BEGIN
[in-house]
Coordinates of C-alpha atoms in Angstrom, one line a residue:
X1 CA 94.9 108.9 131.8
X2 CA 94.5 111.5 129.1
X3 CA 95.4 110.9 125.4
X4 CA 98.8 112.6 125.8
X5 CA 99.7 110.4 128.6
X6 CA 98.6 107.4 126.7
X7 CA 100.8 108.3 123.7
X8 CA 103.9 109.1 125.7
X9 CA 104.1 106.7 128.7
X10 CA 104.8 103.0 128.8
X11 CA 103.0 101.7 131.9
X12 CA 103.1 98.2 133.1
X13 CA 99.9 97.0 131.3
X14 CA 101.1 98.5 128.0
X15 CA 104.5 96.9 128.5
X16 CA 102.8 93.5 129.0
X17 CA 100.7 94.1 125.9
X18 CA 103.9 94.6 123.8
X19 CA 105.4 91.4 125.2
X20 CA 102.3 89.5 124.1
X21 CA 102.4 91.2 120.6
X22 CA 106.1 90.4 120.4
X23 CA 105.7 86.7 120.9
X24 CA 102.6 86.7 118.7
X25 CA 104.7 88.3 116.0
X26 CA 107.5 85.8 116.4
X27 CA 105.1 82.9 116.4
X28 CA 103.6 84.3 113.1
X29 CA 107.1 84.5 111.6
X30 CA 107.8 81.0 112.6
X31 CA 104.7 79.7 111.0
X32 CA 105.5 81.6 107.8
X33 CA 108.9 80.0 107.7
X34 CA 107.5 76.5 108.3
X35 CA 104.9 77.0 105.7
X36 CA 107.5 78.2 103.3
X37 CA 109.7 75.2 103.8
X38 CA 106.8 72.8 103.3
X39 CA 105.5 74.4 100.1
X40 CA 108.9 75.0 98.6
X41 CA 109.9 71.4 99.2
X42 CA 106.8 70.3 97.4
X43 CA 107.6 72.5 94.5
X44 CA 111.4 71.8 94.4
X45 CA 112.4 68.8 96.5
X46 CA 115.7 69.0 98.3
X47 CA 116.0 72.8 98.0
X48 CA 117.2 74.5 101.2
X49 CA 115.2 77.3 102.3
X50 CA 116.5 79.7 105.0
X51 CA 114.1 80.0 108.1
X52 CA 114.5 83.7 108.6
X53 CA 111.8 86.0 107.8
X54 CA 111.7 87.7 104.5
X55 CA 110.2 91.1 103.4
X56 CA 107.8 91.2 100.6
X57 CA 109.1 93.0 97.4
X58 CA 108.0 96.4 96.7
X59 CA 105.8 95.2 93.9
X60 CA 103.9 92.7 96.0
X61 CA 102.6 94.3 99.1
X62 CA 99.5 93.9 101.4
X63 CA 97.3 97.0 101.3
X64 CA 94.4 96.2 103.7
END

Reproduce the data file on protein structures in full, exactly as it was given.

[in-house]
Coordinates of C-alpha atoms in Angstrom, one line a residue:
X1 CA 94.9 108.9 131.8
X2 CA 94.5 111.5 129.1
X3 CA 95.4 110.9 125.4
X4 CA 98.8 112.6 125.8
X5 CA 99.7 110.4 128.6
X6 CA 98.6 107.4 126.7
X7 CA 100.8 108.3 123.7
X8 CA 103.9 109.1 125.7
X9 CA 104.1 106.7 128.7
X10 CA 104.8 103.0 128.8
X11 CA 103.0 101.7 131.9
X12 CA 103.1 98.2 133.1
X13 CA 99.9 97.0 131.3
X14 CA 101.1 98.5 128.0
X15 CA 104.5 96.9 128.5
X16 CA 102.8 93.5 129.0
X17 CA 100.7 94.1 125.9
X18 CA 103.9 94.6 123.8
X19 CA 105.4 91.4 125.2
X20 CA 102.3 89.5 124.1
X21 CA 102.4 91.2 120.6
X22 CA 106.1 90.4 120.4
X23 CA 105.7 86.7 120.9
X24 CA 102.6 86.7 118.7
X25 CA 104.7 88.3 116.0
X26 CA 107.5 85.8 116.4
X27 CA 105.1 82.9 116.4
X28 CA 103.6 84.3 113.1
X29 CA 107.1 84.5 111.6
X30 CA 107.8 81.0 112.6
X31 CA 104.7 79.7 111.0
X32 CA 105.5 81.6 107.8
X33 CA 108.9 80.0 107.7
X34 CA 107.5 76.5 108.3
X35 CA 104.9 77.0 105.7
X36 CA 107.5 78.2 103.3
X37 CA 109.7 75.2 103.8
X38 CA 106.8 72.8 103.3
X39 CA 105.5 74.4 100.1
X40 CA 108.9 75.0 98.6
X41 CA 109.9 71.4 99.2
X42 CA 106.8 70.3 97.4
X43 CA 107.6 72.5 94.5
X44 CA 111.4 71.8 94.4
X45 CA 112.4 68.8 96.5
X46 CA 115.7 69.0 98.3
X47 CA 116.0 72.8 98.0
X48 CA 117.2 74.5 101.2
X49 CA 115.2 77.3 102.3
X50 CA 116.5 79.7 105.0
X51 CA 114.1 80.0 108.1
X52 CA 114.5 83.7 108.6
X53 CA 111.8 86.0 107.8
X54 CA 111.7 87.7 104.5
X55 CA 110.2 91.1 103.4
X56 CA 107.8 91.2 100.6
X57 CA 109.1 93.0 97.4
X58 CA 108.0 96.4 96.7
X59 CA 105.8 95.2 93.9
X60 CA 103.9 92.7 96.0
X61 CA 102.6 94.3 99.1
X62 CA 99.5 93.9 101.4
X63 CA 97.3 97.0 101.3
X64 CA 94.4 96.2 103.7